“We see someone in trouble and we think we would help. But we don’t.” –Dave Lizewski (Aaron Johnson)
One can’t help but notice how super hero movies have dominated our cultural landscape. From Spider-Man to Batman, Superman to Iron Man, our comic book heroes have been landing on the silver screen in ever increasing numbers. How many times have we fantasized about being super heroes? About being the one who swoops in and rescues people? About being the one who busts through the doors in the knick of time? About just being extra-ordinary?
Adapting the comic book by Mark Millar and John S. Romita Jr., Kick Ass, begins with that desire.
“What does it take to make a superhero? Optimism and naivete.” –Dave
Dave Lizewski is “the last person you’d expect to be a super hero.” He’s ordinary, invisible, and puts on a green jumpsuit with yellow piping to become a masked crime-fighter. His super-power? His ability to get his ass kicked. He has no special abilities or physical … anything. Only a heart in the right place, the will to act where others don’t; to jump in and do something while everyone else watches. So when he strolls down the street in full battle regalia, there is a certain nobility to his ridiculous appearance.
There’s not so much a plot as much as a collection of characters destined to eventually collide together, from a mobster’s son who tries to uncover Kick-Ass’ identity by becoming a superhero himself, the Red Mist (Christopher Mintz-Plasse) to Hit Girl/Mindy Macready (Chloë Grace Moretz), a gun-toting, purple-haired, prepubescent martial-arts expert. The Punisher in a school girl outfit.
“How far would you go to help your fellow man?”
People don’t want to risk. It’s as if we’ve bought into the belief that we’re called to be safe. Yet there’s no such thing as safety. Evil happens. Evil people also have free wills and make their decision to inflict their brand of evil on others. Boils down to whether we will have a life based in assurance or based in anxiety. We can live in a state of freedom in life, having a state of peace, faith, and confidence stemming from the assurance that we have in Christ Jesus. OR, we can continue on our own way, left to our own devices, with fear, doubt, and insecurity, trapped in a cycle of spiritual death. This assurance springs from faith in God as the ultimate protector, that sense that He is the ultimate, faithful judge. It doesn’t mean that He will spare you from every bad thing that could happen to you, but it does mean that we trust in Him ultimately exposing evil for what it is, and avenging us.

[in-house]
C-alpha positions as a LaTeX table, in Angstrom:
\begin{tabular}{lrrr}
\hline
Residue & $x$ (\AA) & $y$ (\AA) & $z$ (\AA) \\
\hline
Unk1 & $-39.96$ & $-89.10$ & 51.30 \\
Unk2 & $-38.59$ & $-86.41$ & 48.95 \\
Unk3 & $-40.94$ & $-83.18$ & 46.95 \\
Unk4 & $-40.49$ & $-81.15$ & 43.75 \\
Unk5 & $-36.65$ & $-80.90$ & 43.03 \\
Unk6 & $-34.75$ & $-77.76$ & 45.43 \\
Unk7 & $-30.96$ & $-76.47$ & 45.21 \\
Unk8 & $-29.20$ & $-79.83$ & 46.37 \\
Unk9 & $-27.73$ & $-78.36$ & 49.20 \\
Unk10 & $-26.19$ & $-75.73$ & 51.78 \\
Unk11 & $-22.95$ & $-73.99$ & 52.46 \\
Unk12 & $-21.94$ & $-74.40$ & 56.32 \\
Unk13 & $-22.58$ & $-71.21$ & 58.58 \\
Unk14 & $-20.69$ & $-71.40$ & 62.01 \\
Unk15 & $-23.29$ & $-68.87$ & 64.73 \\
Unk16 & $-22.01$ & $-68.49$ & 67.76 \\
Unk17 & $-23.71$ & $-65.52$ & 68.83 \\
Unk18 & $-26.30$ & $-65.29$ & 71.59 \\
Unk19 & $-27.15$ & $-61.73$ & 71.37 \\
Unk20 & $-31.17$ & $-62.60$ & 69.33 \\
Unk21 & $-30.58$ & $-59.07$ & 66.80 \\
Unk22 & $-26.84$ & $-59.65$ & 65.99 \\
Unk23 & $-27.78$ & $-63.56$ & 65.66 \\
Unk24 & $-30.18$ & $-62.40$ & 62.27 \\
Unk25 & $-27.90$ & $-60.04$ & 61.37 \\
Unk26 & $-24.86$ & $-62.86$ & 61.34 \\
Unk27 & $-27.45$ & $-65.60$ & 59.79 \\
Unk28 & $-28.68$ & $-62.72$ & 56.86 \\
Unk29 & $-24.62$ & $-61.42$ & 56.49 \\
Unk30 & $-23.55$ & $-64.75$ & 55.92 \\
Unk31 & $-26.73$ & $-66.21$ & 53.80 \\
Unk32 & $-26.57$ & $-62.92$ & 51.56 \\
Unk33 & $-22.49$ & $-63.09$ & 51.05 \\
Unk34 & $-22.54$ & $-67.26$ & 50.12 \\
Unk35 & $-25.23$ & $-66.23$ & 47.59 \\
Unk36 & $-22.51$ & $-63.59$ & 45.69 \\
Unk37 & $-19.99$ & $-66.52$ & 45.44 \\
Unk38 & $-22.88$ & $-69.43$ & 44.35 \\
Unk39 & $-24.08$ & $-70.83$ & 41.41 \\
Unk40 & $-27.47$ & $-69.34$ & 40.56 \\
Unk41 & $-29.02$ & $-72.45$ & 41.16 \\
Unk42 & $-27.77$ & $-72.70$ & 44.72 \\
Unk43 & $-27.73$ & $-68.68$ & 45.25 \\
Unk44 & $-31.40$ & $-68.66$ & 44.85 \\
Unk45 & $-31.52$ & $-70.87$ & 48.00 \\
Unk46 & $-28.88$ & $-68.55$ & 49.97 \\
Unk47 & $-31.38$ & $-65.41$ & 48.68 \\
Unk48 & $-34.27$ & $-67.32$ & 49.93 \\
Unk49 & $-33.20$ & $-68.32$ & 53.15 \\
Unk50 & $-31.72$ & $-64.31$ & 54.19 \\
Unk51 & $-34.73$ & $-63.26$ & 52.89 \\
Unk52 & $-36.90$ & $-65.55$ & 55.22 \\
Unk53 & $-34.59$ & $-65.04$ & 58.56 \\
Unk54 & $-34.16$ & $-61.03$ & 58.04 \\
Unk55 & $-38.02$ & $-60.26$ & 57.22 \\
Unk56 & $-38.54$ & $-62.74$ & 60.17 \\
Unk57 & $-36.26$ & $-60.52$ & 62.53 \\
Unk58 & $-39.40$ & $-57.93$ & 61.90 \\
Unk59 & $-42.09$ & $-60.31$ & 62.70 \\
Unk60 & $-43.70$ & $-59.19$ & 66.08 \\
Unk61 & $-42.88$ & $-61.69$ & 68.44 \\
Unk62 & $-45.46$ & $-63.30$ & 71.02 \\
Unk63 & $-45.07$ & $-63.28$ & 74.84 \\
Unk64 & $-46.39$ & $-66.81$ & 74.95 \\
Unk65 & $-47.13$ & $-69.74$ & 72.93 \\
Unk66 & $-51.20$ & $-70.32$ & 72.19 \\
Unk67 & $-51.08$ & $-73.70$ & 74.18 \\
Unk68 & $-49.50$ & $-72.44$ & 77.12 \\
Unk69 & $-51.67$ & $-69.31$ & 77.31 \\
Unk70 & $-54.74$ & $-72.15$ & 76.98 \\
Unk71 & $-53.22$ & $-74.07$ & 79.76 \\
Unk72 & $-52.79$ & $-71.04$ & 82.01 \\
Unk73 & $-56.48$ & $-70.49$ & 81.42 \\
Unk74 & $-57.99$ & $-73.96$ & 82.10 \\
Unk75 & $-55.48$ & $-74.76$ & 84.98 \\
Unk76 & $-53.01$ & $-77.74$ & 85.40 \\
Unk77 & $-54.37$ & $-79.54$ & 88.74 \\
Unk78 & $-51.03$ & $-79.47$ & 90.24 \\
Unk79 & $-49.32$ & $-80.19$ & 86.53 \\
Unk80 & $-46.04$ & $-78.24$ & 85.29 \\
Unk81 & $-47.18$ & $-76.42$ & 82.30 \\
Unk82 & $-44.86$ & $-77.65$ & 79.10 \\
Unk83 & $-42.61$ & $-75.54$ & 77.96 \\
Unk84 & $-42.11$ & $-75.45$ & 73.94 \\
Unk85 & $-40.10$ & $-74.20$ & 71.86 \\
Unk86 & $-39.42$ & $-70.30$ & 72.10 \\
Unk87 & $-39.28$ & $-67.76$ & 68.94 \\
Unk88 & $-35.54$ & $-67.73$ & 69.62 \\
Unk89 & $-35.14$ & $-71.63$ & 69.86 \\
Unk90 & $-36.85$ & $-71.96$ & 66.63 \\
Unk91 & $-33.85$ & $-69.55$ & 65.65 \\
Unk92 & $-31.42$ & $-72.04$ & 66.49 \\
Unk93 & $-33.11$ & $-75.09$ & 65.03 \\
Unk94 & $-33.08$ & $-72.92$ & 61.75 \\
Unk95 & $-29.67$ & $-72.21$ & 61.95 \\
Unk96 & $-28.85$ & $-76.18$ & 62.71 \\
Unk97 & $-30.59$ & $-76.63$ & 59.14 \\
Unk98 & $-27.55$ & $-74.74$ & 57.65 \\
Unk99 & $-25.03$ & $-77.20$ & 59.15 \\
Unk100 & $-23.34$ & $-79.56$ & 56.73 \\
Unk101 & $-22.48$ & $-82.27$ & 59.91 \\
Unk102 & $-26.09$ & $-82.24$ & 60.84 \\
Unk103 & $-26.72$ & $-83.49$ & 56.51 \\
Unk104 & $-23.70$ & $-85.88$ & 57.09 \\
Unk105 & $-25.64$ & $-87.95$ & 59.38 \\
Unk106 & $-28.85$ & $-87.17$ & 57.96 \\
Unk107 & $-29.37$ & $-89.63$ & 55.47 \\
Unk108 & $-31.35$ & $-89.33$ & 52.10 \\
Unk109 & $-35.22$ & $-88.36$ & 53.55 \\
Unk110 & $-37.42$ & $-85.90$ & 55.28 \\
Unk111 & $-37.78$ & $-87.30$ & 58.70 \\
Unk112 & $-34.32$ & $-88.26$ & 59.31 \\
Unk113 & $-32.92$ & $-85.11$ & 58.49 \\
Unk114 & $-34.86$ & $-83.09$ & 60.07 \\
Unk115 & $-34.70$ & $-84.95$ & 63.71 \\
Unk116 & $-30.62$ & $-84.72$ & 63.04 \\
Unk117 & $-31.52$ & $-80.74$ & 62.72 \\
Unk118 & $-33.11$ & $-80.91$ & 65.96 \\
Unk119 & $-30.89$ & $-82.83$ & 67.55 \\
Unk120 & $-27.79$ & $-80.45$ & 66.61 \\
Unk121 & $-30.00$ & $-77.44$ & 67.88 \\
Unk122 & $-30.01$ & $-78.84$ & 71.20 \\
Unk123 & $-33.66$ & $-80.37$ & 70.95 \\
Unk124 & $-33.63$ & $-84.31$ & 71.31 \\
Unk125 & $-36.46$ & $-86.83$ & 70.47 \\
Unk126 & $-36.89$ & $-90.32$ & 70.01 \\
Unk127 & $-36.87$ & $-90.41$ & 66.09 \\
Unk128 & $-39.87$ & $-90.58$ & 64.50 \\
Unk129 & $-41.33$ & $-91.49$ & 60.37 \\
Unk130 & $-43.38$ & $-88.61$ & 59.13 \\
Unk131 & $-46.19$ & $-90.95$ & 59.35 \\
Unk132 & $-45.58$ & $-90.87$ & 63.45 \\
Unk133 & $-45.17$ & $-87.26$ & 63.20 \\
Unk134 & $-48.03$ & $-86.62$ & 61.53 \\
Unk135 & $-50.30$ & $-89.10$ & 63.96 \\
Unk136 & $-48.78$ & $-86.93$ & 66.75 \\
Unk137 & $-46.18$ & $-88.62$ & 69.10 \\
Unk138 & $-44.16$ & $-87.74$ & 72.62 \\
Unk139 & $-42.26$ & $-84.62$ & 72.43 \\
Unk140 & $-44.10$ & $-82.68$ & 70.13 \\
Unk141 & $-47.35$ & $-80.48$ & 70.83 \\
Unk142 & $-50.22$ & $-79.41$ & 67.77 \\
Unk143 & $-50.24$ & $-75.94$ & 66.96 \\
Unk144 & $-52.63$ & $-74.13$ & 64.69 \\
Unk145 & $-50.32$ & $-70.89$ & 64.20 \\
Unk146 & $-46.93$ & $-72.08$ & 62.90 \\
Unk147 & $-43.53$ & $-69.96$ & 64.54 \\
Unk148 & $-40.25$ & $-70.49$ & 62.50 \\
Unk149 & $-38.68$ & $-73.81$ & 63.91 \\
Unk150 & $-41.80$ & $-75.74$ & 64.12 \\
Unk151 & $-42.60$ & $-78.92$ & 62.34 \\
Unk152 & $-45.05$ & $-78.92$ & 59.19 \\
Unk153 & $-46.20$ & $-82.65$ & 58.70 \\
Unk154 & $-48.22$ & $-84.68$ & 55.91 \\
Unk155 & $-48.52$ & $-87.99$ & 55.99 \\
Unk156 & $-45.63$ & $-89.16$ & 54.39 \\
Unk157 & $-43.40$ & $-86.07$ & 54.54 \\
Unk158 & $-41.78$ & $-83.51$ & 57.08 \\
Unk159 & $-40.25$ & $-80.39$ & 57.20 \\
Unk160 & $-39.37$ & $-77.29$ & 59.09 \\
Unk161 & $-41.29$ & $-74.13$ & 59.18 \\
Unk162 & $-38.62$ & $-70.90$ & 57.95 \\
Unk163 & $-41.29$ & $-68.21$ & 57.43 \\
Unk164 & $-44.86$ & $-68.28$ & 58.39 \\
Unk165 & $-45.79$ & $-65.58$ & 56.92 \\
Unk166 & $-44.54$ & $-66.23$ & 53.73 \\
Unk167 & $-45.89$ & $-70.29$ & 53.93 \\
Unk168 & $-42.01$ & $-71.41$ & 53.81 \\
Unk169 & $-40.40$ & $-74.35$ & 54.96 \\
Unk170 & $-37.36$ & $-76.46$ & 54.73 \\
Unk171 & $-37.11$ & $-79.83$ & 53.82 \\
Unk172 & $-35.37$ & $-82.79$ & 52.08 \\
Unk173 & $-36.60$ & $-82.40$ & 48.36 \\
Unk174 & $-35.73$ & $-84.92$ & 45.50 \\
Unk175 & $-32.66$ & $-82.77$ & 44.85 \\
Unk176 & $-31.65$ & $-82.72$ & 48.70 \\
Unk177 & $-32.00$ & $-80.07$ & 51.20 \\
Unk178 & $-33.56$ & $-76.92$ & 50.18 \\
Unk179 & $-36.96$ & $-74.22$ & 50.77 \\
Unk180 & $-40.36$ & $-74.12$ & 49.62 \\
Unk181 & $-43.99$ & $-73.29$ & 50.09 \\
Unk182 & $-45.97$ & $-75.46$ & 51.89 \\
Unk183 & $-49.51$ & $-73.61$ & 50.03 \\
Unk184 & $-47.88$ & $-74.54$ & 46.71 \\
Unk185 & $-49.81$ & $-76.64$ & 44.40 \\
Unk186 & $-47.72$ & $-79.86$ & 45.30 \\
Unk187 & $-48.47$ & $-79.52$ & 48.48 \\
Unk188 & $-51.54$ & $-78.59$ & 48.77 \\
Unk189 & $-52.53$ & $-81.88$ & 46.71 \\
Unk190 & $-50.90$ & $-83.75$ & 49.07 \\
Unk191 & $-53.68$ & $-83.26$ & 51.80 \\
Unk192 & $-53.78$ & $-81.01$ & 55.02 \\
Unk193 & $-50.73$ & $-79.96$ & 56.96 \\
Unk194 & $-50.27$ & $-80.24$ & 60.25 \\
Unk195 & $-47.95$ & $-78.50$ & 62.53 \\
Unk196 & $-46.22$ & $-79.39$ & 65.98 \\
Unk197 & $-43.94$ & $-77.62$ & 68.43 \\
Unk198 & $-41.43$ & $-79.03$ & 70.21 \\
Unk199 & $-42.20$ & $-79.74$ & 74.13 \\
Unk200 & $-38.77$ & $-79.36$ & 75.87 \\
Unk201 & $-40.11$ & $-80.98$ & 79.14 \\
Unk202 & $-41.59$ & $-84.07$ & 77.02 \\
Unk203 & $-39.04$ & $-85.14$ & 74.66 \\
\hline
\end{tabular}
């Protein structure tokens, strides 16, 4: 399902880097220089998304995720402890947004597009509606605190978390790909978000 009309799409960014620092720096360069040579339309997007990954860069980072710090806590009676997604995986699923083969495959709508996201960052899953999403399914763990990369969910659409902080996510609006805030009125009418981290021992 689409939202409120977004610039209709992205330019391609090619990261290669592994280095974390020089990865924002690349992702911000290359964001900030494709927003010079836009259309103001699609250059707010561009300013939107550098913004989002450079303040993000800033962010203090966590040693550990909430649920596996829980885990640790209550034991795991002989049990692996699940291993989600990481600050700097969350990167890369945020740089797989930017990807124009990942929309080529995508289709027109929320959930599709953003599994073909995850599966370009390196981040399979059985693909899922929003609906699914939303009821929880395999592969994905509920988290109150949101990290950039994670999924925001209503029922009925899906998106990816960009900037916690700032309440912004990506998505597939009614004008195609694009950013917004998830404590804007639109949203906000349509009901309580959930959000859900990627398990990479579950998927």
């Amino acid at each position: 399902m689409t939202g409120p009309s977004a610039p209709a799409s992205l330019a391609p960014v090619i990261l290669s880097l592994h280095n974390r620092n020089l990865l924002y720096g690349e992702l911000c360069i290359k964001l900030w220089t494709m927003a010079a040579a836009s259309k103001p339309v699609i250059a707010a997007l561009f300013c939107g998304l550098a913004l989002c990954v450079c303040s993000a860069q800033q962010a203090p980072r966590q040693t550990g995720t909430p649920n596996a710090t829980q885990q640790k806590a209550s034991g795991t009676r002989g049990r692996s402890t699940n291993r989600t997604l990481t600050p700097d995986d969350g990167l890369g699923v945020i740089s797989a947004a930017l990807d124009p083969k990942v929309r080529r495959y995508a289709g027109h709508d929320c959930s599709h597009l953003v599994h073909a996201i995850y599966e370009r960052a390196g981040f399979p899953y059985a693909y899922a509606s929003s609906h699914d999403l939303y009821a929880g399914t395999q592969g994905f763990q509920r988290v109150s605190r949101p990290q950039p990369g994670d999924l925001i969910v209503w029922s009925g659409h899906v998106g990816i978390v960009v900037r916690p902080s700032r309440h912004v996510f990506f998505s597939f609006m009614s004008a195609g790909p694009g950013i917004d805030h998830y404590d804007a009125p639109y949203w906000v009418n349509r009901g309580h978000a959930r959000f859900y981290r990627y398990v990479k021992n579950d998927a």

“One individual can make a difference.” –Red Mist
We can’t live from a place of fear. We can’t be afraid to love out of fear. All we can do is love without taking one another for granted, pray for one another’s continued safety, and be there for one another when the bad times come. We’re called to radical action. We’re called to protect the “least of these”—the poor, the widows, the orphans, the powerless—and to lay down our lives for our neighbors. Dave is a perfect picture of the Church in becoming a force unlike the world has ever seen. We each have our own gifts and an obligation to use them. We can say all we want, but is what we do with our gifts that define who we are. We may not leap tall buildings, swing on super strong webbing, put on hefty suits of armor, or have expensive toys, but we have the desire and the opportunities.
“With no power comes no responsibility.” –Kick Ass
Directed by Matthew Vaughn (Layer Cake), Kick Ass knows its audience expects a high octane and ultraviolent romp. For that true “guy-gasm” moment, a movie like this has to be over the top (thankfully toning down some of the excess of the comic), winking at its audience to sit back and enjoy the ride (what separates the exuberant joy of a Wanted from the turgid clip of a Hitman). And it delivers what it promises.